Texas Title Insurance Problem - Any Title Insurance Underwriters?

8 Replies

First just want to say thanks to everybody for such a great resource. I rarely have to post because so many topics are already discussed, but I think I finally came up with a Dooley.

Background is that I relocated from Dallas TX to Chicago, IL for my job and decided to rent my personal residence back in Dallas. I am now trying to do a cash out refinance of the house as its increased significantly value. My loan went the lender approval alright but now one day before closing the title insurance underwriter won't insure title for my property as an investment property. They are requiring it be insured as a homestead property. This presents the problem of increasing my title insurance by more than $300 and even more of a deal breaker us that you have to be present in Texas to sign docs.

The Dallas house is my only real estate, since I decided to rent in Chicago. So the underwriter is saying that due to thus being my only house it Kurt be considered a homestead. Can the underwriter require this? Seems that they are being overly conservative just feel more comfortable. It likely doesn't matter, but I always intended this to become a rental and if I can get this cash out, I intend to purchase a other rental.  So the property is definitely an investment property.

Any suggestions on how to resolve this would be appreciated or if anybody knows of a title company that would do remote close as an investment property I'd love to hear.

Thanks all ahead of time 

Newvr heard of this, it makes no sense, unless......is there possibly some personal lien/judgment/debt you have hanging out there?  A general judgment may not be able to attach to a homestead property in Texas, whereas it could to an investment property.  Only thing I can think of.

The only lien is the current mortgage, which is an FHA mortgage, but will be paid off. Speaking with title, their primary argument was that since I don't own a second property, I could potentially move back into this one. From what I can tell this is not a regulatory thing, just a conservative underwriter, but the title person I spoke with said she spoke with several title insurance underwriters and they all said it would have to be considered homestead.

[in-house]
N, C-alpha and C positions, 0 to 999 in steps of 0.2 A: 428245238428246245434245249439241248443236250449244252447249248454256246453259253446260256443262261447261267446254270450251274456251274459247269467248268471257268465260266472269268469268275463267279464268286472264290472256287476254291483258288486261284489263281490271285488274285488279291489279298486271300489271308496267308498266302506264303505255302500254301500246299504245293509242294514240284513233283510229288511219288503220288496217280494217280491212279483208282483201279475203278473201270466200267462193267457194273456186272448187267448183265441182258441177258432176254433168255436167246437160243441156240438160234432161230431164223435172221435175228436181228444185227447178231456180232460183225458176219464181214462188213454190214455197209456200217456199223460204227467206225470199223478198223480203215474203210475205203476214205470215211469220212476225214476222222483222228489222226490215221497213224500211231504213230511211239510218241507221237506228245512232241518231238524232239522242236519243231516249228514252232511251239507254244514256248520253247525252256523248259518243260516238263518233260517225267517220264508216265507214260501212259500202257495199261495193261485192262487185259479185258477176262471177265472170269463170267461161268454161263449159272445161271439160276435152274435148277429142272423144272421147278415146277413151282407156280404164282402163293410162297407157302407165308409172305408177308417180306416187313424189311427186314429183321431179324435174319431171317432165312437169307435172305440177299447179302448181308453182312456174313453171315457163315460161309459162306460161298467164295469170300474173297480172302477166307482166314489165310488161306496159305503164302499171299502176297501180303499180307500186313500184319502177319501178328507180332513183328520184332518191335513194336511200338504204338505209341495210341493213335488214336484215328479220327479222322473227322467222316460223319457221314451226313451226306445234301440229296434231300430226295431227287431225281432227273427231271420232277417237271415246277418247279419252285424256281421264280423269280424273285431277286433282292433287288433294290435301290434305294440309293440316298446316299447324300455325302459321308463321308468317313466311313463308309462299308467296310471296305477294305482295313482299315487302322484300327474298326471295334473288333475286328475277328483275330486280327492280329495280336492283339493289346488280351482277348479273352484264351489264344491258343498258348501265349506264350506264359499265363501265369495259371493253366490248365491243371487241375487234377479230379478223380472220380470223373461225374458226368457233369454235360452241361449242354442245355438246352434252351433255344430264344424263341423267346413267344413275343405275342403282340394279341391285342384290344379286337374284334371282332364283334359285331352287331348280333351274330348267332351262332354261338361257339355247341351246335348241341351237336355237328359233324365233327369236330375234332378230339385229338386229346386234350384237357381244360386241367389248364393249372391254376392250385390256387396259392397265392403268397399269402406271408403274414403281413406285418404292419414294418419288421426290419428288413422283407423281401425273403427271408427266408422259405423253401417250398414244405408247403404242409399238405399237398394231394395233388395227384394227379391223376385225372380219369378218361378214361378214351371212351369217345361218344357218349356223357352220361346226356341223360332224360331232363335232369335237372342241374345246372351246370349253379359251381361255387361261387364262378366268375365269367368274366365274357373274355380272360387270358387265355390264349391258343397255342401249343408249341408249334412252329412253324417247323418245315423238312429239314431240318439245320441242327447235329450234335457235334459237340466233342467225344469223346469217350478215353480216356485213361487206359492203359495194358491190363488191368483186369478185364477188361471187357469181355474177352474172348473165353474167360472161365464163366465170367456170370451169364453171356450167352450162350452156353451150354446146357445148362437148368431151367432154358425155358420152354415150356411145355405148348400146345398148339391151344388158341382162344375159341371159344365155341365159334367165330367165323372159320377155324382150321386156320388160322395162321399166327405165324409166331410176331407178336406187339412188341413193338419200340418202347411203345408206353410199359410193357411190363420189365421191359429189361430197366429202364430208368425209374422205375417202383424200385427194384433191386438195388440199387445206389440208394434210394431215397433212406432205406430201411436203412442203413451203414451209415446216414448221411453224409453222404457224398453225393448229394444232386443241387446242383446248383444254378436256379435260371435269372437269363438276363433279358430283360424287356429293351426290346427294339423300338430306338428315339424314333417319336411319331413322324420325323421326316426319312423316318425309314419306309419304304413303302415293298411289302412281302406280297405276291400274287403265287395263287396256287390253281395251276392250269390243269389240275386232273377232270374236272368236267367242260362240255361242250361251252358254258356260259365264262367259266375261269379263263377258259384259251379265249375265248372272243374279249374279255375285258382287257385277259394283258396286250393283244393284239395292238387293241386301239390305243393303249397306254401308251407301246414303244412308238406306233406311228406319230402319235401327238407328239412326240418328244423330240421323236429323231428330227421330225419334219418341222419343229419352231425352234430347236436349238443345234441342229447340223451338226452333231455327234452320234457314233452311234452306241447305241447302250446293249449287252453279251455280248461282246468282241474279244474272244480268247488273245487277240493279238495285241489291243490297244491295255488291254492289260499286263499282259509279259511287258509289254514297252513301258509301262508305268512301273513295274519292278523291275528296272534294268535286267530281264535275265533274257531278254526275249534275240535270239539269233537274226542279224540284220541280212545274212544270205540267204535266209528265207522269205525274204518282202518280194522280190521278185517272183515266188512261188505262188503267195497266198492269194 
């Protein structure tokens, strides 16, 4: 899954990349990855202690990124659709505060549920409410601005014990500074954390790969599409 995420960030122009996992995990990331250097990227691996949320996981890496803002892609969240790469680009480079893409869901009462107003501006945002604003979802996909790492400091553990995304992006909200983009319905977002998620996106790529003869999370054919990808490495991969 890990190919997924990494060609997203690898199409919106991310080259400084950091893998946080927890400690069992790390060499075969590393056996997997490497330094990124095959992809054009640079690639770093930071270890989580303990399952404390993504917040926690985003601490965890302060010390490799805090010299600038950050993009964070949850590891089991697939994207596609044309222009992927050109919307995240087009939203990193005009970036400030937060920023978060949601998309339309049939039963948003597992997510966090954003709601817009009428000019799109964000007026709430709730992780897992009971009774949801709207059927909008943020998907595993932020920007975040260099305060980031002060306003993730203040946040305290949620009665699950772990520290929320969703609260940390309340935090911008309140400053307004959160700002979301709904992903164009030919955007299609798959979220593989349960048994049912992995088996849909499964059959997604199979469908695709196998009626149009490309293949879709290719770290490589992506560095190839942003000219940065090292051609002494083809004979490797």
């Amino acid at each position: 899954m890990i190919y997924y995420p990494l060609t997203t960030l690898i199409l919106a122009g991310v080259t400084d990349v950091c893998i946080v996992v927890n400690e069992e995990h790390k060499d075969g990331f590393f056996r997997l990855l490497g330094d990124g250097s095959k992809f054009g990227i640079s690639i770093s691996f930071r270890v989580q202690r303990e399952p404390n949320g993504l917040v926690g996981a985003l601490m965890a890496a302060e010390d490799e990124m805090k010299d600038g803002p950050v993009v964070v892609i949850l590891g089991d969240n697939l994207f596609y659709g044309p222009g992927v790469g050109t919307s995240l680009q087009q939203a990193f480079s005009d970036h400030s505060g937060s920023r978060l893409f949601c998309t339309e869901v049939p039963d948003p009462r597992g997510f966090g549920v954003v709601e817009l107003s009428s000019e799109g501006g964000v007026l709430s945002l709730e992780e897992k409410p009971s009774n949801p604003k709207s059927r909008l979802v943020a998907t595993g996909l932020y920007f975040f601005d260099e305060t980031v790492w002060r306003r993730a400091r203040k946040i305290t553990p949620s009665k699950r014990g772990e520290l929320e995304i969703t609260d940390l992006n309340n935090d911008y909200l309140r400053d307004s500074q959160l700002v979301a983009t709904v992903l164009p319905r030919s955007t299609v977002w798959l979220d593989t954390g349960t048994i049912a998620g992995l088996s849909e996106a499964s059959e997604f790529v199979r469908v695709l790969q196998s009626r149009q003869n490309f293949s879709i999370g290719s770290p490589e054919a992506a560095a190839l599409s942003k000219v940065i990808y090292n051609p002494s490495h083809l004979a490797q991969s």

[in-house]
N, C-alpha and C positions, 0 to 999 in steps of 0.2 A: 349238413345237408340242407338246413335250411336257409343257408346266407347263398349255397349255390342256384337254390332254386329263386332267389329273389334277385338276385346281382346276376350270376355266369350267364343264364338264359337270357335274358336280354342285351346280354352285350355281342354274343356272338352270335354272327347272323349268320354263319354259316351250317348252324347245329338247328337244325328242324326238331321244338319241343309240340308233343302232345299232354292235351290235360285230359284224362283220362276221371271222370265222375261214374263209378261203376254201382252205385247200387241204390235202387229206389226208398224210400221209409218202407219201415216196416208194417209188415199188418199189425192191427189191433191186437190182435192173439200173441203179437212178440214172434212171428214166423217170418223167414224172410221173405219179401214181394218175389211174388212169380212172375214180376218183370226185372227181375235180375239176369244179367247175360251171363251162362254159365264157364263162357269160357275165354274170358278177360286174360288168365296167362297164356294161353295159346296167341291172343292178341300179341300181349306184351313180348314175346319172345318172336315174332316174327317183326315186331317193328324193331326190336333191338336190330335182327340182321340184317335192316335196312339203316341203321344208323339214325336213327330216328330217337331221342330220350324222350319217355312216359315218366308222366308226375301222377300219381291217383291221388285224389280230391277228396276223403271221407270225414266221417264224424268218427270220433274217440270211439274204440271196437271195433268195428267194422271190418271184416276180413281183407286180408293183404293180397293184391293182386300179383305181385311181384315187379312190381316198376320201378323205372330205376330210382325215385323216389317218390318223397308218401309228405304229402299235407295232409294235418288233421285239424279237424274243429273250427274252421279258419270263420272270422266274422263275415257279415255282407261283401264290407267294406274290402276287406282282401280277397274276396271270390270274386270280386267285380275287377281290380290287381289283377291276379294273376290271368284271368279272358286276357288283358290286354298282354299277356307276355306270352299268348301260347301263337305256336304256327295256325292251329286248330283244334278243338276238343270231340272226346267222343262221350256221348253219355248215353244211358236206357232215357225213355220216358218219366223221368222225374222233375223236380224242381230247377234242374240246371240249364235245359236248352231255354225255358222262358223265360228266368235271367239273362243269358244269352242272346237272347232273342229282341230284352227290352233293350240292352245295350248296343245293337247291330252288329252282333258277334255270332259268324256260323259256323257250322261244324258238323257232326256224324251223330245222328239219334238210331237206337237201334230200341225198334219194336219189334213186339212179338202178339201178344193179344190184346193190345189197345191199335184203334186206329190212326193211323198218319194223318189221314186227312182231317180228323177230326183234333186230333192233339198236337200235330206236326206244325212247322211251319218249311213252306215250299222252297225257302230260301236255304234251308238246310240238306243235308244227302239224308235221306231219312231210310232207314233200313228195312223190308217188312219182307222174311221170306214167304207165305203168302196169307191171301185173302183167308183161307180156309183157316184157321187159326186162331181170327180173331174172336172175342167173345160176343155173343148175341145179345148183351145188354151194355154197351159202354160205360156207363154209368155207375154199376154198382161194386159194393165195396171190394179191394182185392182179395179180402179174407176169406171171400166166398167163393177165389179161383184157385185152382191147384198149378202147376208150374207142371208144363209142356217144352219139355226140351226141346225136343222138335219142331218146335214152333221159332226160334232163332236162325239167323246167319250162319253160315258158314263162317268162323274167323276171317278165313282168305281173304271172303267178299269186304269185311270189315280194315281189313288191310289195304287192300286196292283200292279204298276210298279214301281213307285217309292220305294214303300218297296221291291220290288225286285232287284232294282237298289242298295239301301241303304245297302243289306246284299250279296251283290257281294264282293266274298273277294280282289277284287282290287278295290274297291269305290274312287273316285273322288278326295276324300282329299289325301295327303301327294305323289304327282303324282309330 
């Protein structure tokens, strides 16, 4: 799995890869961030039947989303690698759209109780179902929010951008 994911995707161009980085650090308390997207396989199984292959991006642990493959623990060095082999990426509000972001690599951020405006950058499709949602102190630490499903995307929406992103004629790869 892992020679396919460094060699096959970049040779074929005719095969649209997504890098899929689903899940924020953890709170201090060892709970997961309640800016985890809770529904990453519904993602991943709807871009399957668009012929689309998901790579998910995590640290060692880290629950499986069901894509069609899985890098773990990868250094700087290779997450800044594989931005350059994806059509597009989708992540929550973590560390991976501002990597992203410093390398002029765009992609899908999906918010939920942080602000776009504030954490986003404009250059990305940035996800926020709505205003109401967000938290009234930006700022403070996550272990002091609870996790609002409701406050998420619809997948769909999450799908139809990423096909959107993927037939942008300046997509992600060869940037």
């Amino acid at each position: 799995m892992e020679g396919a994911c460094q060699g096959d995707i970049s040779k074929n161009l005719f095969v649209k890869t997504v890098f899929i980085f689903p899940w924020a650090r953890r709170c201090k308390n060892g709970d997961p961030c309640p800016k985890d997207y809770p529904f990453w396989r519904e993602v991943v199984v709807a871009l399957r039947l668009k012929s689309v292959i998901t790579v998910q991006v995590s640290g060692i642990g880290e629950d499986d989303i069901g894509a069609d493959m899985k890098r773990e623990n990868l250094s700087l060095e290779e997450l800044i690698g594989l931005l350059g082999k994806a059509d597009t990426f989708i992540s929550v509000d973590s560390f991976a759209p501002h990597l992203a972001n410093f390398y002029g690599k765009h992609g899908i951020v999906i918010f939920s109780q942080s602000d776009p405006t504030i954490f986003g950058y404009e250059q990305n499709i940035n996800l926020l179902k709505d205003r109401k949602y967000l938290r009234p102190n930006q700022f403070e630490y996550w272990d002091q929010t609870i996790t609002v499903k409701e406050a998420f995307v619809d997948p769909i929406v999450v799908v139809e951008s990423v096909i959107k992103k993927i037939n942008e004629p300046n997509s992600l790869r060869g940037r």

Something is amiss here as title insurance premiums are regulated in Texas and the premium is based on the sales price only. Meaning a property is sold for $xxx the premium is $x. Could it be your refi is as an owner occupant loan and not an investor loan ? 

The title insurance company is requiring a Home Equity T-42 rider and T42.1 endorsement. I guess the issue is the difficulty foreclosing on a homestead property is why they want the additional rider/endorsement.

@Greg H. is absolutely correct...some facts are missing. 

The premium won't be different on an investment property vs. a homestead of the same price in Texas since premiums are regulated. Certainly the house could be considered a homestead because homesteading is based on an owner's "intent" to claim it as such and that would impact the ability of most creditors to satisfy a judgment and many other involuntary liens. Will the title company not allow you to sign a Non-Homestead Affidavit...they're used all the time in Texas. 

Based solely on the information provided, I would say the issue is more likely with the lender than the title company. 

I don't believe the title insurance is more expensive. It's the T42 rider and endorsement that is insuring the additional fees. Based on speaking with my loan officer they are OK. They have loan as an investment property. The loan officer asked me to call the title company bc he didn't fully understand the issue. When I spoke with the title company they said their underwriter was considering the property a homestead property due to me only owning one home. 

I'm definitely going to float the non-homestead affidavit.

Who is the underwriter for the title policy?  Most policies are underwritten by Fidelity National in Texas from my understanding.  If you end up having to switch title companies you need to make sure that who you switch to doesn't use the same underwriter.  

Since you have a refinance and things are not time sensitive I would honestly tell them to pound sand and that you're changing title companies.  The request for you to be in Texas to sign the documents is especially punitive.  Hopefully they have backed off of that ridiculous request.  

It may be worth it just to pay the small amount extra for the riders they're requesting if they will agree to let you sign remotely.  Your time is worth something; hopefully a lot if you're posting on BP.